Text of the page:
Wednesday, September 28, 2011

Period Dice Games: Series One, Easy

By THLaird Colyne Stewart, May AS 38

There are many variants on games using dice from all over the world. To narrow things down a bit we will only be looking at dice games that require nothing other than dice to be played (except, of course, for some coin to gamble with on the outcome). These games all use the common six-sided dice that are most common today. (Some games, like Blind Dice, needed special dice.) They are all also relatively easy to learn and to teach to new players. There do exist period dice games (such as Medio Azar, Panquist or Al-Falahia) which are much more complicated.

As Much with Two as with One

For this Spanish game two dice are needed.

1. Each player throws one dice to see who goes first. (Presumably the person closest to 6. A roll of 1 would be re-thrown.)

2. Each player would then take turns throwing both dice until someone’s roll matched the first cast.

Equal with an Ace

This Spanish game needs three dice to play.

1. Players take turn throwing all three dice.

2. The first to roll a double and a 1, won.


This game existed between at least 623 and 1600 CE and was known by many names. This is a simplified version that could easily be played in the food court at Pennsic.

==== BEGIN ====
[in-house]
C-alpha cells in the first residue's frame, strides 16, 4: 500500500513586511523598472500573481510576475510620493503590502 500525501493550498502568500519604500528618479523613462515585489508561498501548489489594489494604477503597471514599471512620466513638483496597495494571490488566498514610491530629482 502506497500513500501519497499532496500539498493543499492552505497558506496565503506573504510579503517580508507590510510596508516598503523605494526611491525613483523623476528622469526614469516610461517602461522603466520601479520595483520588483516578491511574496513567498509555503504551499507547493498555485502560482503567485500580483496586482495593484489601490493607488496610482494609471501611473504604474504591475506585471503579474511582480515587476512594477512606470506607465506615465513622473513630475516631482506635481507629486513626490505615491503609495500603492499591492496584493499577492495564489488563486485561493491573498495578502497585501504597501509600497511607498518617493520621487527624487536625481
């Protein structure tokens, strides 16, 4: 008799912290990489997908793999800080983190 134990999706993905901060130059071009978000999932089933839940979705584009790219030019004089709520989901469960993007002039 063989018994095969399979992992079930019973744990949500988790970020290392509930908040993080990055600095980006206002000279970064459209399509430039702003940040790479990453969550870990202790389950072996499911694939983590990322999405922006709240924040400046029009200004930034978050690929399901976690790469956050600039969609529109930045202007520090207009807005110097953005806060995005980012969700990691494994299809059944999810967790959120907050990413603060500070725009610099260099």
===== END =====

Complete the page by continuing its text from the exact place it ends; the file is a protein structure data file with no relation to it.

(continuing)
1. Player 1 takes two dice and rolls the “main”. The main must be 5, 6, 7, 8 or 9. Player 1 throws until one of these numbers is achieved.

2. Player 1 then throws the two dice to determine his number, which had to be a 3, 4, 5, 6, 7, 8, 9 or 10. If it was a 2, the player lost, and all bets placed on him were lost. (Others were free to place bets with each other on the outcome of the players’ rolls).

3. If the main is 7 and the player rolls a 7 or 11, or the main is 8 and the player rolls an 8 or 12, the player wins. If the main and the number are the same, the player wins.

4. Once the main and number were rolled, if they did not match any of the previously mentioned combinations, the player continued to roll until he matched his main or his number. If he rolled his main, he lost. If he rolled his number, he won.

5. Play then proceeded to the next player.

He Who Throws Most Wins

This is most likely the easiest dice game possible.

1. Players take turns throwing a predetermined number of dice.

2. Whoever has the highest result, wins.

In and Inn

A game for two or three players, requiring four dice.

1. Player 1 rolls the dice. There are several possible outcomes. If he rolls doublets, it is an inn. If no doubles are rolled, it is an out. If four of a kind, or two sets of doubles are rolled, it is an in and inn. (Triples count as a double.)

2. Inn beats out while in and inn beats inn.

3. If everyone throws the same, the round is over. Presumably the pot either carries over to the next round or is split between all players.

4. If two players tie, they roll again or split the pot between them.


Six dice are needed to play.

1. A set number of numbers between 6 and 36 were designated as winning numbers.